What now?

(“. . .  less than a parallel universe or another dimension.”)

So you are back from something big—the championships or the regionals. You were more than OK—middle of the pack or better but less than you’d hoped. On the drive home or perhaps sitting by the fire in your own living room with a glass of wine, you take stock. Improvement can come two different ways.

As you review your rides, you can pick out a number of places where you lost a point or two: he stepped back in his halt; his haunches led at the start of the leg yield; he stepped out or stuck in one turn on the haunches; he switched behind for a step coming back from a canter lengthening. Clean up a few of those and your out-of-the-ribbons 67% jumps up to fifth place in a tight division. Yes, every point counts and your entire presentation is the sum of your attention to all those details.

But there is something larger going on. If you were wise, you would’ve watched some of the top scoring rides or some good tests in the level above where you competed. Most likely the differences you saw between theirs and your ride were related to balance and expression. A pleasant, harmonious test is certainly desirable but in tough competition that won’t get you to the top.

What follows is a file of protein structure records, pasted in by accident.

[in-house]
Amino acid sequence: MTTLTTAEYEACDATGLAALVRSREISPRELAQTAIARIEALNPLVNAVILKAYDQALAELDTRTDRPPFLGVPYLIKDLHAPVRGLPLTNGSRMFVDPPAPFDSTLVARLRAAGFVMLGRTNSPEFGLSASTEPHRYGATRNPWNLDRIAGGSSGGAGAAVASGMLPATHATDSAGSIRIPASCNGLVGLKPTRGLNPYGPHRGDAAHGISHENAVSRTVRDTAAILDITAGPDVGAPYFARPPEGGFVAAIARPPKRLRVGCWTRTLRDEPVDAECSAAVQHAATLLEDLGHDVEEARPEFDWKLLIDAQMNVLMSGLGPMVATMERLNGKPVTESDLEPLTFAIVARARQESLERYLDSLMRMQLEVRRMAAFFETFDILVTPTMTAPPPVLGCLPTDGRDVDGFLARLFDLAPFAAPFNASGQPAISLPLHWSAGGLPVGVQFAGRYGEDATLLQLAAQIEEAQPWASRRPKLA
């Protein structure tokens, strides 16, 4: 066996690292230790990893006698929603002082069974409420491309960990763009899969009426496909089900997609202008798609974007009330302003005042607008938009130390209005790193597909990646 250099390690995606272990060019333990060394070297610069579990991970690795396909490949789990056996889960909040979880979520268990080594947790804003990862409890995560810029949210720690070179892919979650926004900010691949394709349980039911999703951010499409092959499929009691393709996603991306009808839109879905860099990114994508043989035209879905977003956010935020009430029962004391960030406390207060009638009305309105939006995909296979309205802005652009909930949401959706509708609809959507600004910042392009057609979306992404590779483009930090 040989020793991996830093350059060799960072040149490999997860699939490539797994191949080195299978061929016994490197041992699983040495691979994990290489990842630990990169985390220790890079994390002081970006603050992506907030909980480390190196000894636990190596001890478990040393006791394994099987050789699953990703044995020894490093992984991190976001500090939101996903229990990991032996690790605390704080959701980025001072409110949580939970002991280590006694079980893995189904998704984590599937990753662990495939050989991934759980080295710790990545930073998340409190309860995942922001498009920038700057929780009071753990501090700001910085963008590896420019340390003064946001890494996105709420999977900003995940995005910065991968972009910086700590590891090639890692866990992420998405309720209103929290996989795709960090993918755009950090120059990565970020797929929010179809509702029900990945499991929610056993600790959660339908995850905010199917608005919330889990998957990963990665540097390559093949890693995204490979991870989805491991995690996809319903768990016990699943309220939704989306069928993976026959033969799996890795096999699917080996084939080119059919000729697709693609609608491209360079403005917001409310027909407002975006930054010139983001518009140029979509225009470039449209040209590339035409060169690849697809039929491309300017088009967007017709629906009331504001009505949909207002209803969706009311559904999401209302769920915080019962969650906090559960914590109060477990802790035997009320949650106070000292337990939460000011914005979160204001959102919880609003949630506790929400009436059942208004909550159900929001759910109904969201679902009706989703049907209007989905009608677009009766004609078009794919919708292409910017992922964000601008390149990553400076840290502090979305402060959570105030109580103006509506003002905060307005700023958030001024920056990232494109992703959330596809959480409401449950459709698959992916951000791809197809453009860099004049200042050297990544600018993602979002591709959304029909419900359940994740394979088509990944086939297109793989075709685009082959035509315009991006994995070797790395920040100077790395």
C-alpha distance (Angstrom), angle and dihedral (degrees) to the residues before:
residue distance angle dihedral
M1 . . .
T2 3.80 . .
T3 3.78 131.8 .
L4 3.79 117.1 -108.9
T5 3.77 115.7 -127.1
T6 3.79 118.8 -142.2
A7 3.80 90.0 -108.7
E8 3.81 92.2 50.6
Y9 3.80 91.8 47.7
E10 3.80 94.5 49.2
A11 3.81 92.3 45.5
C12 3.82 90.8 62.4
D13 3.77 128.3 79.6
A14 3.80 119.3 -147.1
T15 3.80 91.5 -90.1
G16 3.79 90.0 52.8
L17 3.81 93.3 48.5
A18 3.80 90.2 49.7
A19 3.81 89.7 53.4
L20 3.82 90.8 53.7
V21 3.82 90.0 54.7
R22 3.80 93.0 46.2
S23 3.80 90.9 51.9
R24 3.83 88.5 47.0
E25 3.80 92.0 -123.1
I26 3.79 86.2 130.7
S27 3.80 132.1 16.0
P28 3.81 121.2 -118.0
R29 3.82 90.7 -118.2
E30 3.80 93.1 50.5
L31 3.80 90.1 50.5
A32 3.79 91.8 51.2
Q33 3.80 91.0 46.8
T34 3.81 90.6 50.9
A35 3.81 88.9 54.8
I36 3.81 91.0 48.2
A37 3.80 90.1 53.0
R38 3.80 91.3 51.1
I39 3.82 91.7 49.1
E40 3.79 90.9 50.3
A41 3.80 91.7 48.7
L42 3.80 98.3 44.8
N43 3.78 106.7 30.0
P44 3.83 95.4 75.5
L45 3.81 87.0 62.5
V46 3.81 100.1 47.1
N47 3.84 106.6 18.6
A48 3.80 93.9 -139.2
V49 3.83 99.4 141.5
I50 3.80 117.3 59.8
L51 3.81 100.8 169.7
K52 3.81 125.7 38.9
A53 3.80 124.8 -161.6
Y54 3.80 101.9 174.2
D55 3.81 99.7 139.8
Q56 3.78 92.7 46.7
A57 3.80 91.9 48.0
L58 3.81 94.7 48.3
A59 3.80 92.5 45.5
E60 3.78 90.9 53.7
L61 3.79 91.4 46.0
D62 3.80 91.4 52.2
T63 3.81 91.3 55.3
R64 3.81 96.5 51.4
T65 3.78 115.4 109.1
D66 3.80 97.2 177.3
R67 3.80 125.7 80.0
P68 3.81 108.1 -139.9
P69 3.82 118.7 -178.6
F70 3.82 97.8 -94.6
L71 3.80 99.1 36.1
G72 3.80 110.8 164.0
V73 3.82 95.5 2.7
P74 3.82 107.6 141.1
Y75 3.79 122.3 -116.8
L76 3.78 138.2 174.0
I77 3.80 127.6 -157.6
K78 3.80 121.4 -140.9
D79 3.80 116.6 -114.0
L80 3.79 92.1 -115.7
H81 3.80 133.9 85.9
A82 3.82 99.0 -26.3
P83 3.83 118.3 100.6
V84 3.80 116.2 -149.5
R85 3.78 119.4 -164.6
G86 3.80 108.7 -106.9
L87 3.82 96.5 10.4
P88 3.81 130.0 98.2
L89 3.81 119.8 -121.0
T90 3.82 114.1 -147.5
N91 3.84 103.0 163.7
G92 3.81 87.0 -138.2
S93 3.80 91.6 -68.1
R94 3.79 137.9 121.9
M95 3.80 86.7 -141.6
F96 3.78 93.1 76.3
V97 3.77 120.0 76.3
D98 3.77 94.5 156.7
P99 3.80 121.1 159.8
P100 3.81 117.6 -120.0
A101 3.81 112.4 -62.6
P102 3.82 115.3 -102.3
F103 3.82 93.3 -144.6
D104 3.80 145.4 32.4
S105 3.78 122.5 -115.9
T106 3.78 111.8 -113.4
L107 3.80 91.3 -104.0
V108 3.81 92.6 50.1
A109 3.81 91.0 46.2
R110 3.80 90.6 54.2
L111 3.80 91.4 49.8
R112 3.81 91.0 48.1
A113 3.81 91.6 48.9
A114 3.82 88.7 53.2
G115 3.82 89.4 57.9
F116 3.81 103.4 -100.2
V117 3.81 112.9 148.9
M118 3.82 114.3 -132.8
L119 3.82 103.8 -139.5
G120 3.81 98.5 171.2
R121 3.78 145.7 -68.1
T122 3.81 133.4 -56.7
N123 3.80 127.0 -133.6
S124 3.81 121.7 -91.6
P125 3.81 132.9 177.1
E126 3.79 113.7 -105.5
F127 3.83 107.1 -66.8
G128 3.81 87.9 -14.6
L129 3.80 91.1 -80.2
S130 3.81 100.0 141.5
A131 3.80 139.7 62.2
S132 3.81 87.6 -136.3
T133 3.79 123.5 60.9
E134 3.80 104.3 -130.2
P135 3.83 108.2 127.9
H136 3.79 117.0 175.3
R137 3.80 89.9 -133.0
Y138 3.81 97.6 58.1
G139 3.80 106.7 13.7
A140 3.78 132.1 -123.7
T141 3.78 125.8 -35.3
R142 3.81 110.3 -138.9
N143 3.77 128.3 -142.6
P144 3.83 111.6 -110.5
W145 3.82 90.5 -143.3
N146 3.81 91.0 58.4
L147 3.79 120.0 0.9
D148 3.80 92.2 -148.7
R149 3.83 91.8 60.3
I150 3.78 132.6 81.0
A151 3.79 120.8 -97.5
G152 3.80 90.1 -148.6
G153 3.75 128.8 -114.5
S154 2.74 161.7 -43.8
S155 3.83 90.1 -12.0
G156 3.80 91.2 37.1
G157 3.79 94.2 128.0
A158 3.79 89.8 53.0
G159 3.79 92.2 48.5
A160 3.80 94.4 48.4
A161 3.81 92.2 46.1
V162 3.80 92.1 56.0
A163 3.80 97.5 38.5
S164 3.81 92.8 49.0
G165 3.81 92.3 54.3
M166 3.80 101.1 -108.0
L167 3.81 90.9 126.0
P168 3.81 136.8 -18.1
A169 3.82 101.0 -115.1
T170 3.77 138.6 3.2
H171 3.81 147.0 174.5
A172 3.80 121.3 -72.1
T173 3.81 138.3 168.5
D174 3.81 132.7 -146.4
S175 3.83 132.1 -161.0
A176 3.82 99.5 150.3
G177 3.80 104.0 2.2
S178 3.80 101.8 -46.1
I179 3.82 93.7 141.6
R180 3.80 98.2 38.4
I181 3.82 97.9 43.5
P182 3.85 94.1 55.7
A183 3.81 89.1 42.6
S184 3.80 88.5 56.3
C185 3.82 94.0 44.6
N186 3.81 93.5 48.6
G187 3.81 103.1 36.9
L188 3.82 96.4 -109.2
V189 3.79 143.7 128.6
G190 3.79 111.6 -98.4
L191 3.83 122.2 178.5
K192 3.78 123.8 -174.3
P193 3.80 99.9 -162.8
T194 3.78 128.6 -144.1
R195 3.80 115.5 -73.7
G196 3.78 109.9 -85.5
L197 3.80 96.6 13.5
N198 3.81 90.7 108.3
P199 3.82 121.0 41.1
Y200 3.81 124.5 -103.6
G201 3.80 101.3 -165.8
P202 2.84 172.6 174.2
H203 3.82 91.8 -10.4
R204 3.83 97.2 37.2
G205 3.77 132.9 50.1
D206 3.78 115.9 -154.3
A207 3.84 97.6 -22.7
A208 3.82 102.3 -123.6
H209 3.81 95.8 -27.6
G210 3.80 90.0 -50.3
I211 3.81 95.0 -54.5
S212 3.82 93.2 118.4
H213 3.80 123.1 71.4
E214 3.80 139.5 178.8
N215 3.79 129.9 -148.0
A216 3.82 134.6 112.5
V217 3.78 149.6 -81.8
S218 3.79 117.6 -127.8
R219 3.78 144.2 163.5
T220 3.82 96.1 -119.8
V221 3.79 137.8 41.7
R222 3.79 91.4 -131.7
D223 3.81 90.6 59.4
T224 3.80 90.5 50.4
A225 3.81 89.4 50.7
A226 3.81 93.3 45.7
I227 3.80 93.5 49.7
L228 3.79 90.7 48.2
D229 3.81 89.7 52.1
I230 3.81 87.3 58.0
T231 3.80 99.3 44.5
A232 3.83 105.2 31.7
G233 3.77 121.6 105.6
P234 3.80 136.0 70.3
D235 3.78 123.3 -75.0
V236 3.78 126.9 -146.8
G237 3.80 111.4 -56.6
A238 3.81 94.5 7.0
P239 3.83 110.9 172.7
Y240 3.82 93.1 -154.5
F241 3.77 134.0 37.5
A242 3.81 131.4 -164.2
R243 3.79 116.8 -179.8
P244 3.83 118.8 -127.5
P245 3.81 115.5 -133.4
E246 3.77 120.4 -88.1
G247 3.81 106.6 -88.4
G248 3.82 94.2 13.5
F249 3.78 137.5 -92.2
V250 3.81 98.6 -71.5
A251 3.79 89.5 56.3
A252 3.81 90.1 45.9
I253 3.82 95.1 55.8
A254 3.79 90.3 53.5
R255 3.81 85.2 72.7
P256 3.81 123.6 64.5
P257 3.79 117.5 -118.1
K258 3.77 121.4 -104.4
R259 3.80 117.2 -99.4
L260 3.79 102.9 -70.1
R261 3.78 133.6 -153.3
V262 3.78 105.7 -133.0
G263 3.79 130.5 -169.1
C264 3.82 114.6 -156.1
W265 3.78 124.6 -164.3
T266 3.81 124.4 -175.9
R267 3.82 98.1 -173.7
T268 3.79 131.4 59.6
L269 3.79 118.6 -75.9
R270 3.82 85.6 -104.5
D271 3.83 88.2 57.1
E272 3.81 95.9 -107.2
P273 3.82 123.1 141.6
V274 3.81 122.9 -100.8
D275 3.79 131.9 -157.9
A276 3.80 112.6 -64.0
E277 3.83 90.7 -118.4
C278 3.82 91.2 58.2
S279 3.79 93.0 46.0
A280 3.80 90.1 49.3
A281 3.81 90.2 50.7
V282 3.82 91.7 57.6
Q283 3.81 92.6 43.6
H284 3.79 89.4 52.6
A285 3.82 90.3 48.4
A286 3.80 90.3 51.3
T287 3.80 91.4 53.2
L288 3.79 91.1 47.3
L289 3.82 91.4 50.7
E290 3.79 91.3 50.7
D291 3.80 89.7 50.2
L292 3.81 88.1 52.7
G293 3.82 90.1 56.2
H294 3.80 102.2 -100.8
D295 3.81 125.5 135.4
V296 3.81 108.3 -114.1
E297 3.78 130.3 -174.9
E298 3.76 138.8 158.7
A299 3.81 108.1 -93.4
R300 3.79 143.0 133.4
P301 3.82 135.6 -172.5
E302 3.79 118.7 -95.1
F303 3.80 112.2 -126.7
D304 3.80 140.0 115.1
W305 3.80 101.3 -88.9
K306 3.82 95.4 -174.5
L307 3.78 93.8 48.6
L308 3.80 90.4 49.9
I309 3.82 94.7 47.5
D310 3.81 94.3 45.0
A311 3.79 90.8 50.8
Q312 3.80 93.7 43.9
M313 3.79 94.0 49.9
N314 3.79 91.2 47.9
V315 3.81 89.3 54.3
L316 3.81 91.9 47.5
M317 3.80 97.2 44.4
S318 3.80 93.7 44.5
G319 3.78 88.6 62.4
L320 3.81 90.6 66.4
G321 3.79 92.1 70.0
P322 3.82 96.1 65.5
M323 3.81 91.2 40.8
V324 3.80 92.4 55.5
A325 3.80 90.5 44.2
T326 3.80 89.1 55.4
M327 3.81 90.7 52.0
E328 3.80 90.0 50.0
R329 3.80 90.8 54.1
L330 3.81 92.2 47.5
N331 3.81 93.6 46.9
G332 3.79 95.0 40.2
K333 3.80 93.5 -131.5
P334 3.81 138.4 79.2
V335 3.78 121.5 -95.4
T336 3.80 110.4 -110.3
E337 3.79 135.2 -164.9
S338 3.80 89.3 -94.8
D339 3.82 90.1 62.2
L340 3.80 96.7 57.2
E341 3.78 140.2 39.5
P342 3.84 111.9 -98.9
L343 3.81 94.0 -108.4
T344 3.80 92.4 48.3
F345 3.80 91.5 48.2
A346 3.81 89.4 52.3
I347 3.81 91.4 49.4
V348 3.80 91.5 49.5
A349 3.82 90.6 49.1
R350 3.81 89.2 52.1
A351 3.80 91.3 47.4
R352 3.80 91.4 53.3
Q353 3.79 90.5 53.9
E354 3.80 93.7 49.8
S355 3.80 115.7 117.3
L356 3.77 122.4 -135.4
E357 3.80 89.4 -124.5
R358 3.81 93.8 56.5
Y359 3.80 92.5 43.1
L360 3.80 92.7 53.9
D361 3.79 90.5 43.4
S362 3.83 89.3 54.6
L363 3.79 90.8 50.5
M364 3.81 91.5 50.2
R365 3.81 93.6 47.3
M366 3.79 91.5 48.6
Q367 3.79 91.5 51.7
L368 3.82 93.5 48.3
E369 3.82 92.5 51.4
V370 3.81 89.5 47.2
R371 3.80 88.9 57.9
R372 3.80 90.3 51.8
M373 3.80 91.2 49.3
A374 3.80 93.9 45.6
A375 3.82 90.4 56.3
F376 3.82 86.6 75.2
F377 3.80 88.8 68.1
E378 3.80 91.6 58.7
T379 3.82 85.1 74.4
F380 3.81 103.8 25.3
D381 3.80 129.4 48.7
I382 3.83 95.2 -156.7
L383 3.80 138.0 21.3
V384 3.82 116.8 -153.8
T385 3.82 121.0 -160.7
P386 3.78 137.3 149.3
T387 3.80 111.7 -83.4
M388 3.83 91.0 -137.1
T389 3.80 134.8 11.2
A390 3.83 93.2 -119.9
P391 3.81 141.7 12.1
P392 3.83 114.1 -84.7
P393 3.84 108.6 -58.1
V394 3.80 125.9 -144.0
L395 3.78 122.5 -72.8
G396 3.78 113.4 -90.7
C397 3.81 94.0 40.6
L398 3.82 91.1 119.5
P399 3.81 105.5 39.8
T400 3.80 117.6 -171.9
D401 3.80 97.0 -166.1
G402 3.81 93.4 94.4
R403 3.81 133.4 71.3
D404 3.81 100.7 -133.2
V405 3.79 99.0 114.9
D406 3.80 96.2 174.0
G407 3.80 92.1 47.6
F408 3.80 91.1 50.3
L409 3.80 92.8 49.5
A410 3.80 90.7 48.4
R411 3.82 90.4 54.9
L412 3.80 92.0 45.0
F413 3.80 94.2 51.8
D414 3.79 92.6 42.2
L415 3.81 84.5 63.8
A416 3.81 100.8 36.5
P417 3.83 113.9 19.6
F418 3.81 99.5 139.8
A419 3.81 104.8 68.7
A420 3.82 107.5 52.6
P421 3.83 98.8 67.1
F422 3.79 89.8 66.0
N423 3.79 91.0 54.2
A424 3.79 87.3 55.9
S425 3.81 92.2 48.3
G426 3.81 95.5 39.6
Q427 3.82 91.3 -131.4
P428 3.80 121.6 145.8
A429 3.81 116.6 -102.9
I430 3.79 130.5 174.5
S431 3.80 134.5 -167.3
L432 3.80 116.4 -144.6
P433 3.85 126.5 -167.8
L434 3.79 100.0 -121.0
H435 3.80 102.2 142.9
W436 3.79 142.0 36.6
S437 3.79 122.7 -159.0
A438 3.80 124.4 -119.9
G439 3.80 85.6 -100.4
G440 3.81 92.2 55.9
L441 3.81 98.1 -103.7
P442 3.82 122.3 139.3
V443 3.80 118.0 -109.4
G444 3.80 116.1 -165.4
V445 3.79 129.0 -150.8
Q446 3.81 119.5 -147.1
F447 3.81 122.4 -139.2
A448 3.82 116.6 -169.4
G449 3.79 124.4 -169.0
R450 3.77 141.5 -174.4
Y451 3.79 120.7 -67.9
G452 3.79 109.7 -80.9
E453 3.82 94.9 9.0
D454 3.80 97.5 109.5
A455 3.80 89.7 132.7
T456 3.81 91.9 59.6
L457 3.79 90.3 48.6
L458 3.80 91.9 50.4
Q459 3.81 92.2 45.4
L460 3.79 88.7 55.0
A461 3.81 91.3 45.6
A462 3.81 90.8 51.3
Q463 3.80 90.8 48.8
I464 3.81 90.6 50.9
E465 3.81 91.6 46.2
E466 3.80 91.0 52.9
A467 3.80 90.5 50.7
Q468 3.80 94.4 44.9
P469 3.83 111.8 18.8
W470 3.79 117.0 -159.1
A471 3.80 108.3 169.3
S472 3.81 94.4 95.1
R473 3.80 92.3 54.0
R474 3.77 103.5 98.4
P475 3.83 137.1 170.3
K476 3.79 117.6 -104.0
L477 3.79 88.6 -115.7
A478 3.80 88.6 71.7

This is where you must actively create a different way of going. More springy, more cadenced, more up-hill, more expressive. What we are talking about is less than a parallel universe or even another dimension. But it IS certainly a quantum leap in your demands and the relationship you must have to accomplish them.

Chances are your horse will have to become hotter (quicker) to the leg but remain confident and relaxed, not anxious, which can only happen if he is coming through in a more sophisticated way than probably he has been. He will have to become more mindful of the conducting and governing effects of your body language and weight aids. In short, your riding may have to rise to another plane in order to bring him along to his. It’s a good thing that winter is coming!